Minerals Overview, Health Benefits, Source Food, Deficiency, Side effects
The term micro-nutrients are often applied to the minerals as they are only needed in small amounts in the human body. At least eighteen minerals are of importance in general human nutrition. Plants and animals do not synthesize minerals - thus the term inorganic elements is applied to the minerals. Most minerals have functional roles as important co-enzymes in the body similar to the role played by the vitamins. The absorption of minerals from food results in their becoming a component of the structure of the body – they thus form parts of the cellular structure, they have functions in enzymes, they play roles in hormone interactions, they play a role in the muscles, they form a part of blood and are major components of the skeletal system of the body. All essential minerals in the body can be divided into two groups - those called the macro minerals or the bulk minerals, and those known as the micro minerals or the trace minerals. The main difference between the two being that the macro minerals are needed in higher amounts than are the micro minerals or trace minerals. The minerals calcium - in teeth and bones, magnesium - in enzyme reactions, and phosphorus - in teeth, bones - form the macro mineral group. While metals like zinc - co-factor in enzymes, iron - in hemoglobin and enzymes, copper in enzymes, manganese - in enzymes, chromium - in insulin function, selenium - co-factor, iodine - in a process involving thyroxin hormone, potassium - tissues and enzymes, and boron - in bones form the micro mineral group.
Different parts of the human body and various tissues serve as storage areas for different minerals. Some of the minerals are stored or used in muscular and skeletal tissues; some are used together with the vitamins as components of the body's numerous enzyme systems. To maintain the optimal and proper composition of bones, blood and other tissues, the human body utilizes minerals and vitamins in various functions - for example they act as regulators and structural as vital components in the human body. Normal cellular function is dependent on the presence of specific minerals and vitamins. Human mental and physical well being is also dependent on the presence of optimal amounts of certain minerals in the body at set levels. Some very important biological reactions in the human body are started by minerals. The process of metabolization of vitamins in the body cannot take place without the aid of certain minerals.
While vitamins and minerals are two very different types of substances, they work synergistically to promote good health and wellness as they are responsible for maintaining, or assisting with, the proper functionality of many of the various bodily functions that are required to sustain life.
The human body cannot receive or process vitamins without a sufficient supply of minerals. Similarly, minerals will be largely ineffective if not supplemented with a vitamin rich diet. For this reason, it is important to ensure that you consume a diet that is high in both vitamins and minerals.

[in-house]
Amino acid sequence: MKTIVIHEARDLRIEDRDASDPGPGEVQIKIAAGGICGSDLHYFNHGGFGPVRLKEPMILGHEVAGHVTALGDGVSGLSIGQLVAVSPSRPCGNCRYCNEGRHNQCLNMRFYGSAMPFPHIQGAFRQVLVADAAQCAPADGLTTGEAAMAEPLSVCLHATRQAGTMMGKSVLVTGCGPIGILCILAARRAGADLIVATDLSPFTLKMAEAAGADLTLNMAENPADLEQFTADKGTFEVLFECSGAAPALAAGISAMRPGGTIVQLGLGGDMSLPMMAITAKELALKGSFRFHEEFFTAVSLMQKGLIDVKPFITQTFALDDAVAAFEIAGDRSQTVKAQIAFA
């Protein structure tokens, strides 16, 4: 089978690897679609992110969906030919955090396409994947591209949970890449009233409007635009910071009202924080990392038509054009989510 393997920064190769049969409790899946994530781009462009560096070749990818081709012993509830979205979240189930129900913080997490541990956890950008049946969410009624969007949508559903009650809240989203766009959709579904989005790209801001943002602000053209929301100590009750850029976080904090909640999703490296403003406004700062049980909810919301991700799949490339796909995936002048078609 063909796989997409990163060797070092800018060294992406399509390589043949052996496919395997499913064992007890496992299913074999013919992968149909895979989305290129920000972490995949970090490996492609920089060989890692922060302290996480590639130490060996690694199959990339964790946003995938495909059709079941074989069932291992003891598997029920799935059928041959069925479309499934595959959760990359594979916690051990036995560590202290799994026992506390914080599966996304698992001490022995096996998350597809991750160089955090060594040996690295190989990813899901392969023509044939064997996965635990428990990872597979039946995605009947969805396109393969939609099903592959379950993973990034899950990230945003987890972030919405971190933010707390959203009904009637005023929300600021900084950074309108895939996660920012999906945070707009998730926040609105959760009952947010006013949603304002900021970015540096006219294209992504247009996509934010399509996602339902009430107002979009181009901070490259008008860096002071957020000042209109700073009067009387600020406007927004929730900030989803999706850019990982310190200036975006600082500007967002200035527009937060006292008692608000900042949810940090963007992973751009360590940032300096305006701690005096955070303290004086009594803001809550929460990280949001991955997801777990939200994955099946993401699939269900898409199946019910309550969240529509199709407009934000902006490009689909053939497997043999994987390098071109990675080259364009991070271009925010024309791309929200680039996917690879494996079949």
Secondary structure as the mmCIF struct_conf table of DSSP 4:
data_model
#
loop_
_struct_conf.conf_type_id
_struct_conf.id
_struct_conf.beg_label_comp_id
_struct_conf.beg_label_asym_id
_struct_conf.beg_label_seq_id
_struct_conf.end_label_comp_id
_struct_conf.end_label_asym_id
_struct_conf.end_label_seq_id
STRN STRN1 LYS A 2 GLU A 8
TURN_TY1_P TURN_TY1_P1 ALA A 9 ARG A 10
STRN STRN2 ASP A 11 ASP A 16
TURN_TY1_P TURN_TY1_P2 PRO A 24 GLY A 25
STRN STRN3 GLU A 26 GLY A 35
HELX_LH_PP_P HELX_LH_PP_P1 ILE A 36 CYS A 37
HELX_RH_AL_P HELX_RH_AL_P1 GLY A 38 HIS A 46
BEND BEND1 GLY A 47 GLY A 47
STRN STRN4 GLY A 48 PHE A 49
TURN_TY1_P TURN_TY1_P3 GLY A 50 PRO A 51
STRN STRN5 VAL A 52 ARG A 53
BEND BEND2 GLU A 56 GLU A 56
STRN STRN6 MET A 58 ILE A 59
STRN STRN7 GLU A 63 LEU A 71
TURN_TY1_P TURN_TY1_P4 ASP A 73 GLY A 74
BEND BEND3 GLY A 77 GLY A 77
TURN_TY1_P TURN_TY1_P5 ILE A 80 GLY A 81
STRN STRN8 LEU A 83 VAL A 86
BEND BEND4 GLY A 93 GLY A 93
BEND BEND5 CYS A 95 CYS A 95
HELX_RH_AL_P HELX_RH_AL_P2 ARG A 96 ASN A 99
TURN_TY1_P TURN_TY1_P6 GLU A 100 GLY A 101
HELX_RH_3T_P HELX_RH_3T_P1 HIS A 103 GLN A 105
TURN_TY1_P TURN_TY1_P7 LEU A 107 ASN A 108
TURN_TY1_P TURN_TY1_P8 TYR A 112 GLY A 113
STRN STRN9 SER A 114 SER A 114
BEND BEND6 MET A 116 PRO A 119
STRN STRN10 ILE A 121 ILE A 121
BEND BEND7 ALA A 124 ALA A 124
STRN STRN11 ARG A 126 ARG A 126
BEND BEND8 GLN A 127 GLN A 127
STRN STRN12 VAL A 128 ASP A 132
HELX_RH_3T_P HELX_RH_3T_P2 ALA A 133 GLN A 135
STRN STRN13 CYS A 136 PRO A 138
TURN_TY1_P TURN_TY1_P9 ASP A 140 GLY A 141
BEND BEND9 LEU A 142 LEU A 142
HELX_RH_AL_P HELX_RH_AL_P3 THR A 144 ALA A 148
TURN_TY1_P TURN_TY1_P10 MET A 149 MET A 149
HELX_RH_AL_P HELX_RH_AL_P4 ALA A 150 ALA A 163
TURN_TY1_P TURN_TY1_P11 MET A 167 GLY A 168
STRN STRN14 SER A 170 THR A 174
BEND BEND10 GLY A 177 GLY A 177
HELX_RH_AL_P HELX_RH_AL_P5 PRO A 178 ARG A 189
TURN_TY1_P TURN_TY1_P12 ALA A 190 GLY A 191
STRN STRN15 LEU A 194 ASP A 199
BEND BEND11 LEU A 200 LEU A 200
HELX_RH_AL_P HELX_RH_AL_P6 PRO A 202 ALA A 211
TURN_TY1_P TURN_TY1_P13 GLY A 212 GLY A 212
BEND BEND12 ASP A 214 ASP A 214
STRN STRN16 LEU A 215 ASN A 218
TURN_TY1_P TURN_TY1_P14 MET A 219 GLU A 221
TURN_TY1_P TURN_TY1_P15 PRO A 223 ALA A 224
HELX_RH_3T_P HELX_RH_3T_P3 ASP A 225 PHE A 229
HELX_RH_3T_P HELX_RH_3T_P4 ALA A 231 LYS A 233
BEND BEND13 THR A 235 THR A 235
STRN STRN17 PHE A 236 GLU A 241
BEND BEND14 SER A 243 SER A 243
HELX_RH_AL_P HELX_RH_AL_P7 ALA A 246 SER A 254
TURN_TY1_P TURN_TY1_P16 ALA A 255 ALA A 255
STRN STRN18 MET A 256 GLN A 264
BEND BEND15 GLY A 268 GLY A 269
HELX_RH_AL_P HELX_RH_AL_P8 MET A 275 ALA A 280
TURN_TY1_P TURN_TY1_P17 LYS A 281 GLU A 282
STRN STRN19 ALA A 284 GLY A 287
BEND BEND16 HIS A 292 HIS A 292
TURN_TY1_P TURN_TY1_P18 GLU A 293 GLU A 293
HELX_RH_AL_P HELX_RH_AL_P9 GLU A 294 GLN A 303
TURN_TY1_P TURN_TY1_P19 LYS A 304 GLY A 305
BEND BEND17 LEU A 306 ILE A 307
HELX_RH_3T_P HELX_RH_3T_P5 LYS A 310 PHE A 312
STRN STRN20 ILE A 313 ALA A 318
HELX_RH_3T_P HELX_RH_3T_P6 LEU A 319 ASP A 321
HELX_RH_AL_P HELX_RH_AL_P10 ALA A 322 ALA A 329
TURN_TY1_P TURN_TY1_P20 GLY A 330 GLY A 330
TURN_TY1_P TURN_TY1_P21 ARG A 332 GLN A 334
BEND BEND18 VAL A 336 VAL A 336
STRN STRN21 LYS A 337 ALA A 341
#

The theory that supplementing with minerals or trace elements may aid in preventing different types of cancer, heart disease and even some forms of degenerative disorders is increasingly being supported by more and more evidence from clinical studies on human subjects. Further studies and trials will provide more clues to the importance of these trace elements and more clinical trials need to be conducted in the future. A medical revolution could be on the way as the major impact of well planned supplementation could potentially be of enormous benefit to humanity - as all the evidence garnered till now, still bears out a very positive impact on the use of such supplements.
Minerals Health Benefits, Source Food, Deficiency, Side effects
A state of deficiency in an essential mineral or a trace element insufficiency is much more likely to affect a person than is a state of vitamin deficiency. Individuals on a low calorie diet, patients on certain types of medications like diuretics, the elderly and women in a term of pregnancy are at an increased risk of suffering from such mineral insufficiencies. A mineral deficiency is also likely to affect vegetarians and people living on crops in areas where the soil is deficient in certain minerals. The content of essential vitamins in most foods is roughly similar in amounts everywhere in the world; the same cannot be said for mineral and trace element content of foods eaten in different parts of the world. Minerals and trace elements may be scare in some regions and abundant in others due to differing geologic conditions. As an example, soils in parts of China and New Zealand are very poor in selenium while the soil of South Dakota is very rich in this element. Consequently, a person may live in some areas, consuming what seems to be an ideal balanced diet and still develop some form of mineral deficiencies or trace element deficiency - such a situation may only be rectified by a change in diet or via supplementation of the missing trace element.
Different minerals have different benefits, so no mineral can be termed as more beneficial or less beneficial than another. All minerals, even trace ones, are critical for the proper functioning of the body. Most of the minerals aid in body metabolism, water balance, and bone health, but they can participate in hundreds of other small ways to effectively boost health as well.